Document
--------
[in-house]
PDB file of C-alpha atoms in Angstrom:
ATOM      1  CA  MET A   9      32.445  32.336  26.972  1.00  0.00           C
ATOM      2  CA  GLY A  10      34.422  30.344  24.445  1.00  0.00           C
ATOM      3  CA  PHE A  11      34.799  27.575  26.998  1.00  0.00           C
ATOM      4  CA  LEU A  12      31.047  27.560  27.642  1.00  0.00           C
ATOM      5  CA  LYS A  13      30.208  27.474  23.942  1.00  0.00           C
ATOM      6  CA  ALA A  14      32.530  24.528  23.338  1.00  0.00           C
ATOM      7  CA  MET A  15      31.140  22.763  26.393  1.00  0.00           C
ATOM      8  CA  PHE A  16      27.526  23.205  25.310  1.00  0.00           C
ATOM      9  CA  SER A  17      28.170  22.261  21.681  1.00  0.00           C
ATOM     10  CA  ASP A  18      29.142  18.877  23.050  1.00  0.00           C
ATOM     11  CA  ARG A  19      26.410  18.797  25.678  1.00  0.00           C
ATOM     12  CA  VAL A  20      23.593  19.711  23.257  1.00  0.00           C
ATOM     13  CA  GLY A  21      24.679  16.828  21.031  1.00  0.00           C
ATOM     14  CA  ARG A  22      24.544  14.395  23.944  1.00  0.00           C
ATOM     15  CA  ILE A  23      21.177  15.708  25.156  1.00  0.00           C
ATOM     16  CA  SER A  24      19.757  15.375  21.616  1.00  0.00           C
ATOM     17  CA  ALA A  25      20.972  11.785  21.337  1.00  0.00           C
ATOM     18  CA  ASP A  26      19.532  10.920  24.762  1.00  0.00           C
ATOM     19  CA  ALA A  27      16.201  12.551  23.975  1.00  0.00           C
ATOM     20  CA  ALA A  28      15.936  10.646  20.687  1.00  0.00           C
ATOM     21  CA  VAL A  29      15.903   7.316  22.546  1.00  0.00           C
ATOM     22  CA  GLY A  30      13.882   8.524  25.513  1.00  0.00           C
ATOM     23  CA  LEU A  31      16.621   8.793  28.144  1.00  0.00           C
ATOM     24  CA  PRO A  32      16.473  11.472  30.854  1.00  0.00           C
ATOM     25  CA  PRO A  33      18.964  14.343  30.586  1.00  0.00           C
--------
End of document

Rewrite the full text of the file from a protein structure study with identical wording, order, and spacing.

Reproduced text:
[in-house]
PDB file of C-alpha atoms in Angstrom:
ATOM      1  CA  MET A   9      32.445  32.336  26.972  1.00  0.00           C
ATOM      2  CA  GLY A  10      34.422  30.344  24.445  1.00  0.00           C
ATOM      3  CA  PHE A  11      34.799  27.575  26.998  1.00  0.00           C
ATOM      4  CA  LEU A  12      31.047  27.560  27.642  1.00  0.00           C
ATOM      5  CA  LYS A  13      30.208  27.474  23.942  1.00  0.00           C
ATOM      6  CA  ALA A  14      32.530  24.528  23.338  1.00  0.00           C
ATOM      7  CA  MET A  15      31.140  22.763  26.393  1.00  0.00           C
ATOM      8  CA  PHE A  16      27.526  23.205  25.310  1.00  0.00           C
ATOM      9  CA  SER A  17      28.170  22.261  21.681  1.00  0.00           C
ATOM     10  CA  ASP A  18      29.142  18.877  23.050  1.00  0.00           C
ATOM     11  CA  ARG A  19      26.410  18.797  25.678  1.00  0.00           C
ATOM     12  CA  VAL A  20      23.593  19.711  23.257  1.00  0.00           C
ATOM     13  CA  GLY A  21      24.679  16.828  21.031  1.00  0.00           C
ATOM     14  CA  ARG A  22      24.544  14.395  23.944  1.00  0.00           C
ATOM     15  CA  ILE A  23      21.177  15.708  25.156  1.00  0.00           C
ATOM     16  CA  SER A  24      19.757  15.375  21.616  1.00  0.00           C
ATOM     17  CA  ALA A  25      20.972  11.785  21.337  1.00  0.00           C
ATOM     18  CA  ASP A  26      19.532  10.920  24.762  1.00  0.00           C
ATOM     19  CA  ALA A  27      16.201  12.551  23.975  1.00  0.00           C
ATOM     20  CA  ALA A  28      15.936  10.646  20.687  1.00  0.00           C
ATOM     21  CA  VAL A  29      15.903   7.316  22.546  1.00  0.00           C
ATOM     22  CA  GLY A  30      13.882   8.524  25.513  1.00  0.00           C
ATOM     23  CA  LEU A  31      16.621   8.793  28.144  1.00  0.00           C
ATOM     24  CA  PRO A  32      16.473  11.472  30.854  1.00  0.00           C
ATOM     25  CA  PRO A  33      18.964  14.343  30.586  1.00  0.00           C